Throughout this race I felt like I was running hard, but still somehow found it easier both physically & mentally than I'd expected to keep my pace right around 7:00/mile (at least according to my watch). Like, it hurt, but it hurt in a kind of tempo run/mile repeat kind of way rather than a 5K race kind of way. Part of me in the last mile was thinking, "You know, I don't actually feel like I'm about to die, so I could probably be running faster." But then when the finish came into view & I tried to kick it up into one more gear, my legs just kind of sputtered. Like maybe the lack of speedwork meant that while my engine had more to give, I didn't have the neuromuscular machinery to translate additional effort into more speed.
In the grand tradition of local 5Ks, I forgot to stop my watch for 2-3 minutes, so by the time I caught my breath & got some water, I had no idea what my Garmin time was. Arrrghhhh!! Some quick & dirty math suggested I might have gotten in under 22:00, which would have been amazing but somehow in my race-addled brain that didn't seem right. But sure enough, when I checked the official results, there it was--21:46, 7:01 pace.
- Overall: 95/2,402
I was thrilled. No, it's not a PR, or anywhere even close. But it was a HUGE improvement over OktobeRun last month (0:37 to be exact), and completely unexpected given that for the last month I've barely run, done zero speed work, and spent so much time traveling, eating badly, & being sick.
So, cool? Don't know what it means, exactly, but here I am again with about 3.5 weeks til my last 5K of the year to maybe eek out a bit more progress. Hopefully they'll treat me better than the last few!
And now: FEAST MODE!
Location: Oakland, CA
Date: Thanksgiving Day
Price: $40 (I think there were cheaper and more expensive rates but I don't know what they were; this is just what I paid when I signed up at the end of September.)
The Deal: This was the second year of the Oakland Turkey Trot, which is a charity race supporting Oakland Public Schools and the Alameda County Community Food Bank. While there are geographically closer Turkey Trots to me, it's actually logistically simpler to get to & park in Oakland than it is to some of the ones in the city. (If I were doing one in SF, I would probably just run there, run the race, & run home.)
Deadlines/sellout factor: I think they actually sold out this year?
Field Size: Finishers: 2,402
Staging, Parking, etc.:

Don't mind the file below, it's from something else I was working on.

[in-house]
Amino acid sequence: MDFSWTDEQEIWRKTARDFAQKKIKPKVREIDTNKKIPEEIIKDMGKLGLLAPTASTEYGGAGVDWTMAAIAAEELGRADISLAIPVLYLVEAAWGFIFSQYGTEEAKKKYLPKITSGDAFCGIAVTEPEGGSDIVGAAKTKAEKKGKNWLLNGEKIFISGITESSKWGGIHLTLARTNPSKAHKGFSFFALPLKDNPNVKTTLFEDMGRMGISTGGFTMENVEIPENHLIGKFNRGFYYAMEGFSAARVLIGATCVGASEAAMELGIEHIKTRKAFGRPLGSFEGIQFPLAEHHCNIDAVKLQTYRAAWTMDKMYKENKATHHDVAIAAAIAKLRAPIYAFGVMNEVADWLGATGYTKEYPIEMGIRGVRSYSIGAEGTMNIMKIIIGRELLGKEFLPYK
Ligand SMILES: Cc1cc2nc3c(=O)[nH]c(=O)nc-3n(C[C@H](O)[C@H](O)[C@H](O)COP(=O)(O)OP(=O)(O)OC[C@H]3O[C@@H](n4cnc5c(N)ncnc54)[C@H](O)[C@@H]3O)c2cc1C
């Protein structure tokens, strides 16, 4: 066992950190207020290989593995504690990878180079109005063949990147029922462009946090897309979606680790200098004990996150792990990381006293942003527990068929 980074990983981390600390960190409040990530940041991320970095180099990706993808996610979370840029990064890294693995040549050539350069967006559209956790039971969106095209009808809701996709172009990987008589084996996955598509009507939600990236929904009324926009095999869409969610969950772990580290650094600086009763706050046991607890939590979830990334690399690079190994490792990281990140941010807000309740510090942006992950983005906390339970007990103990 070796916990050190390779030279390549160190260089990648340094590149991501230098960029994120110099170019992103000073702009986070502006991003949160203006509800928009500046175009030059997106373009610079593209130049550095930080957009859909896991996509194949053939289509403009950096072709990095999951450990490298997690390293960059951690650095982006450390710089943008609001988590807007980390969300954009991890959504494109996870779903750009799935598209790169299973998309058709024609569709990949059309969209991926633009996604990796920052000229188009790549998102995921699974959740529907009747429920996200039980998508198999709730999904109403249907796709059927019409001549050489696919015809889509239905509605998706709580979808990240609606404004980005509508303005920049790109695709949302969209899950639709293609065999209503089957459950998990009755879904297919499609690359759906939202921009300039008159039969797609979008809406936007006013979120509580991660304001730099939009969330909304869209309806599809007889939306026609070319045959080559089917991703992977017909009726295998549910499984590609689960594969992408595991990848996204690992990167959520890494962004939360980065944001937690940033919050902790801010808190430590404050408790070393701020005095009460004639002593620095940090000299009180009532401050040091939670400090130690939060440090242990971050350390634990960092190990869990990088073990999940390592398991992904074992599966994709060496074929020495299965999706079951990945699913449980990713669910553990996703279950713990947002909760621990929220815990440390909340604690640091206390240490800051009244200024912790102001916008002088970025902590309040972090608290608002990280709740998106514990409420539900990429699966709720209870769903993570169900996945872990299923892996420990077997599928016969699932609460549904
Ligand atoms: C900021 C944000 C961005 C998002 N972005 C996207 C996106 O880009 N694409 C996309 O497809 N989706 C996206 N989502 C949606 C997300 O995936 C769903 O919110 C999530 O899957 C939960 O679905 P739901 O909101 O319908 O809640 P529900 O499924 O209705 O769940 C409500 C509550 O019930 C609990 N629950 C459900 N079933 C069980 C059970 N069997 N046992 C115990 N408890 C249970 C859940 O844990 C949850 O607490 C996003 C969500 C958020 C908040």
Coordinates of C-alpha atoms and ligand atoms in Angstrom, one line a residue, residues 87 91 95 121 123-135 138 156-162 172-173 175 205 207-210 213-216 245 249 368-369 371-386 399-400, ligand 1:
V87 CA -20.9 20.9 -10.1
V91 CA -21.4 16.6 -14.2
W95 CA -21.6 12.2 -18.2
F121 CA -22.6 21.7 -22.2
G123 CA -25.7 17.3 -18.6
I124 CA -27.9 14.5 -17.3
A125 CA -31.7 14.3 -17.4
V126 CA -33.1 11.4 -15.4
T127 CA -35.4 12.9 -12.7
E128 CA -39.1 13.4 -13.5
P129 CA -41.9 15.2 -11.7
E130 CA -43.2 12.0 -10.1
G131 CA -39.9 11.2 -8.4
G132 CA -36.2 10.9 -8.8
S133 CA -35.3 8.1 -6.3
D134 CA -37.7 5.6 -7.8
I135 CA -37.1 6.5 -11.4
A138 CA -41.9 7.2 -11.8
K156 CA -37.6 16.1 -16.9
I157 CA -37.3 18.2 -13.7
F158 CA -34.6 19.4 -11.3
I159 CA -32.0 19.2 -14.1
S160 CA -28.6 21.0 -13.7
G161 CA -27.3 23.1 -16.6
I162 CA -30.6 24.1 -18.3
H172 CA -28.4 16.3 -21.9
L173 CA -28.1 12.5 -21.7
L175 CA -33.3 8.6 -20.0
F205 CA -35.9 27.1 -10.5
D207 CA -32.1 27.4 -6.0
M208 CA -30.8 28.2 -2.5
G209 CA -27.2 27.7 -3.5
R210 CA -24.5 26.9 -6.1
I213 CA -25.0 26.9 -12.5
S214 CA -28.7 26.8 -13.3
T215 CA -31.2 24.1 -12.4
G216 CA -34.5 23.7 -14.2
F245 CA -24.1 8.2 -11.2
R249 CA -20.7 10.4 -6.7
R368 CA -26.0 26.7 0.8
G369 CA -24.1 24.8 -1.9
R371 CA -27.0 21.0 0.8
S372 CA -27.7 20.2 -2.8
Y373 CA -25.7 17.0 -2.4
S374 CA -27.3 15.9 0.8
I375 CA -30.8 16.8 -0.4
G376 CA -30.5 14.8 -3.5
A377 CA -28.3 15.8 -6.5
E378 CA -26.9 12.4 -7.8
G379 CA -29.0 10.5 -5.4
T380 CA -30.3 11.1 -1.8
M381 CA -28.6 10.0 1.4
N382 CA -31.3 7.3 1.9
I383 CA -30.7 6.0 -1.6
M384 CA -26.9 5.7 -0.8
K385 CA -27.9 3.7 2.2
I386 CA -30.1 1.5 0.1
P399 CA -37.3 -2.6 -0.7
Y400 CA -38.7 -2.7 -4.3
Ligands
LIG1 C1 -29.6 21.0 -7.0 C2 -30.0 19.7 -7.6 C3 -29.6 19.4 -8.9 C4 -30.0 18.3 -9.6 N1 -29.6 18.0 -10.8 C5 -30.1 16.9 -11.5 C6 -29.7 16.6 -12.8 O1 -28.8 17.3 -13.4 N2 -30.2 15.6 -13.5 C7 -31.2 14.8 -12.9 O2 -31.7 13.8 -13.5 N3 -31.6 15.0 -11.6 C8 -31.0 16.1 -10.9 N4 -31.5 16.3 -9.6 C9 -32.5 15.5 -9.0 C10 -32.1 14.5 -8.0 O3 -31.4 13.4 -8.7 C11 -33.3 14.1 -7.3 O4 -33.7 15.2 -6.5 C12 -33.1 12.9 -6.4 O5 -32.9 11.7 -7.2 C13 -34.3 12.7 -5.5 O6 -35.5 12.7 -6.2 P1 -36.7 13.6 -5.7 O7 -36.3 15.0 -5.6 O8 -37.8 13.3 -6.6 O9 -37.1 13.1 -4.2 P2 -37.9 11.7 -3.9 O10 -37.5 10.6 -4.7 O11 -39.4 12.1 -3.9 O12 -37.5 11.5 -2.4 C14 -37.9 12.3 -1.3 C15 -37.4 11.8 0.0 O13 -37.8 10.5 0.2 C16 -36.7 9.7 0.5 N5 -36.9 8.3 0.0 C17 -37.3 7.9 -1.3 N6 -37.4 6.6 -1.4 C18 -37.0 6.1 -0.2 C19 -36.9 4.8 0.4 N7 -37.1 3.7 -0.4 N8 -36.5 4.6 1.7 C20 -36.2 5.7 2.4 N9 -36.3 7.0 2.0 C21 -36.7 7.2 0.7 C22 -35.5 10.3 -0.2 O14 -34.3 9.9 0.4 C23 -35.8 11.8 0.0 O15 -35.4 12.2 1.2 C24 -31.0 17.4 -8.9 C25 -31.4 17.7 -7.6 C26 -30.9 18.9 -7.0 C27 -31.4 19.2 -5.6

This year the race was staged at Eastshore Park, between Lakeshore Ave and Grand Ave on Lake Merritt, which is a lovely little area. (The Oakland Marathon was staged here this year as well, and in fact the start & finish lines were in exactly the same places.) The packet pickup/gear drop tables were right by the finish line.
Bib pickup/gear check
Parking is SUPER easy, especially given that 1) there's a pretty huge parking lot under the freeway literally steps from the finish line, and 2) it's a holiday so metered parking is free. There's also lots of easy neighborhood parking. Just be sure not to park in any of the areas marked "No Parking" for the race -- I saw that some people did & got ticketed.
There was also a pretty good brass band playing in the finish area afterward.
The course pretty much circled Lake Merritt on blocked off city streets. I'm not sure if there were aid stations; I don't remember seeing any. The whole thing was well marked and easy to follow, and the streets were all in pretty good shape. It's basically pancake flat, with the exception of two reasonably substantial hills (that I recognized from past races). Neither are hideous, but you can definitely see them coming & kind of go "ugh, FINE." I'd guess they were maybe .1 miles each but I'm not good at estimating those things by sight.
Logo T-shirt & a cool medal:
If you decide to run:
- Logistically this is a super easy race. Race day bib pickup, plenty of easy free extremely close parking, AND they still have a gear check right at the finish line (at the bib pickup table).
- The 8:30 start means you get more daylight before the race, and there's a good chance it will be sunny.
- This is a good time of year to run in Oakland in terms of weather. Of course no one ever really knows for sure, and it's always possible you'll get a cold/rainy/windy morning, but odds of reasonably good weather are decent.
I'd totally run this Turkey Trot again. Logistically it's easier than participating in a lot of the local SF Trots, and this area in Oakland is super pretty in the fall. It was extremely well organized and the whole experience from registration to info emails to logistics to the race itself was easy and seamless. I really liked the vibe and the fact that it was a charity event supporting local causes, and also that it was on the smaller side for a Turkey Trot. (TBH I just don't really enjoy big, impersonal races that much.)
One more gratuitously autumnal shot of Lake Merritt